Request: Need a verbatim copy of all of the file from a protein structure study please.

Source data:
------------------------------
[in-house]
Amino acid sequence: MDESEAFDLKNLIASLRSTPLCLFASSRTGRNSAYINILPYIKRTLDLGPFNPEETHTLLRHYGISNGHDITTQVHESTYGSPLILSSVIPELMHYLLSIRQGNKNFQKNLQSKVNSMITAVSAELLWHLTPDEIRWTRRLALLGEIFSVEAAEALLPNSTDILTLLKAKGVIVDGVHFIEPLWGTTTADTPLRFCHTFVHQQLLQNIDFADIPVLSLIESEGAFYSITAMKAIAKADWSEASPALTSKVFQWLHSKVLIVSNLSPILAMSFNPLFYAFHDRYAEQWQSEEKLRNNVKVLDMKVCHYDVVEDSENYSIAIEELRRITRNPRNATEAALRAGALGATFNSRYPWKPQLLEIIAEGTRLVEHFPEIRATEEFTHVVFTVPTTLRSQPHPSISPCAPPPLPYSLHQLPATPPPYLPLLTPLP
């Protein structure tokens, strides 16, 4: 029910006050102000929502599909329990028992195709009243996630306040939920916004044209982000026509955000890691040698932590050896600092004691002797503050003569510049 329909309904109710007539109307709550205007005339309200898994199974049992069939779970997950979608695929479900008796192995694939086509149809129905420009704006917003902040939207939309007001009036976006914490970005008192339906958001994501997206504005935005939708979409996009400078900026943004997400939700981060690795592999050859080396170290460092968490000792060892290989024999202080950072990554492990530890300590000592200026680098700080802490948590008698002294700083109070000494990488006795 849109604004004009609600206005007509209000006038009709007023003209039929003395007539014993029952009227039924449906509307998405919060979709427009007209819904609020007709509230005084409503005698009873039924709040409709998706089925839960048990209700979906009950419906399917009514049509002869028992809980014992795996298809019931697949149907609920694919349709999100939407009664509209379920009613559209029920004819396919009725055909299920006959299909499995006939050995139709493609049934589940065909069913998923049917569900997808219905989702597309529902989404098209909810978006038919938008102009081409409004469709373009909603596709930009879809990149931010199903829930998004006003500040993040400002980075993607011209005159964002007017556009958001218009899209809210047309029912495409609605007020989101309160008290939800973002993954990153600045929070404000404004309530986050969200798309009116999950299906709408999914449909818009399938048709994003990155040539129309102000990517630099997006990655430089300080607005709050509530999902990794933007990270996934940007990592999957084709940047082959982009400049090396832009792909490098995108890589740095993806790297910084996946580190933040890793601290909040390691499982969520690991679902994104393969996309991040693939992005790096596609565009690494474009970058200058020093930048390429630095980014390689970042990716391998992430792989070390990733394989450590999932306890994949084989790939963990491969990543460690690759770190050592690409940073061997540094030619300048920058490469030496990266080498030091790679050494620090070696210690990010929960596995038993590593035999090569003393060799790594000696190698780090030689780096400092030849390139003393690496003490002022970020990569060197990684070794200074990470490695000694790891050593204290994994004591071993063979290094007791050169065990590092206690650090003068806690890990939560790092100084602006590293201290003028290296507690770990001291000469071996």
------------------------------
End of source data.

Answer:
[in-house]
Amino acid sequence: MDESEAFDLKNLIASLRSTPLCLFASSRTGRNSAYINILPYIKRTLDLGPFNPEETHTLLRHYGISNGHDITTQVHESTYGSPLILSSVIPELMHYLLSIRQGNKNFQKNLQSKVNSMITAVSAELLWHLTPDEIRWTRRLALLGEIFSVEAAEALLPNSTDILTLLKAKGVIVDGVHFIEPLWGTTTADTPLRFCHTFVHQQLLQNIDFADIPVLSLIESEGAFYSITAMKAIAKADWSEASPALTSKVFQWLHSKVLIVSNLSPILAMSFNPLFYAFHDRYAEQWQSEEKLRNNVKVLDMKVCHYDVVEDSENYSIAIEELRRITRNPRNATEAALRAGALGATFNSRYPWKPQLLEIIAEGTRLVEHFPEIRATEEFTHVVFTVPTTLRSQPHPSISPCAPPPLPYSLHQLPATPPPYLPLLTPLP
């Protein structure tokens, strides 16, 4: 029910006050102000929502599909329990028992195709009243996630306040939920916004044209982000026509955000890691040698932590050896600092004691002797503050003569510049 329909309904109710007539109307709550205007005339309200898994199974049992069939779970997950979608695929479900008796192995694939086509149809129905420009704006917003902040939207939309007001009036976006914490970005008192339906958001994501997206504005935005939708979409996009400078900026943004997400939700981060690795592999050859080396170290460092968490000792060892290989024999202080950072990554492990530890300590000592200026680098700080802490948590008698002294700083109070000494990488006795 849109604004004009609600206005007509209000006038009709007023003209039929003395007539014993029952009227039924449906509307998405919060979709427009007209819904609020007709509230005084409503005698009873039924709040409709998706089925839960048990209700979906009950419906399917009514049509002869028992809980014992795996298809019931697949149907609920694919349709999100939407009664509209379920009613559209029920004819396919009725055909299920006959299909499995006939050995139709493609049934589940065909069913998923049917569900997808219905989702597309529902989404098209909810978006038919938008102009081409409004469709373009909603596709930009879809990149931010199903829930998004006003500040993040400002980075993607011209005159964002007017556009958001218009899209809210047309029912495409609605007020989101309160008290939800973002993954990153600045929070404000404004309530986050969200798309009116999950299906709408999914449909818009399938048709994003990155040539129309102000990517630099997006990655430089300080607005709050509530999902990794933007990270996934940007990592999957084709940047082959982009400049090396832009792909490098995108890589740095993806790297910084996946580190933040890793601290909040390691499982969520690991679902994104393969996309991040693939992005790096596609565009690494474009970058200058020093930048390429630095980014390689970042990716391998992430792989070390990733394989450590999932306890994949084989790939963990491969990543460690690759770190050592690409940073061997540094030619300048920058490469030496990266080498030091790679050494620090070696210690990010929960596995038993590593035999090569003393060799790594000696190698780090030689780096400092030849390139003393690496003490002022970020990569060197990684070794200074990470490695000694790891050593204290994994004591071993063979290094007791050169065990590092206690650090003068806690890990939560790092100084602006590293201290003028290296507690770990001291000469071996």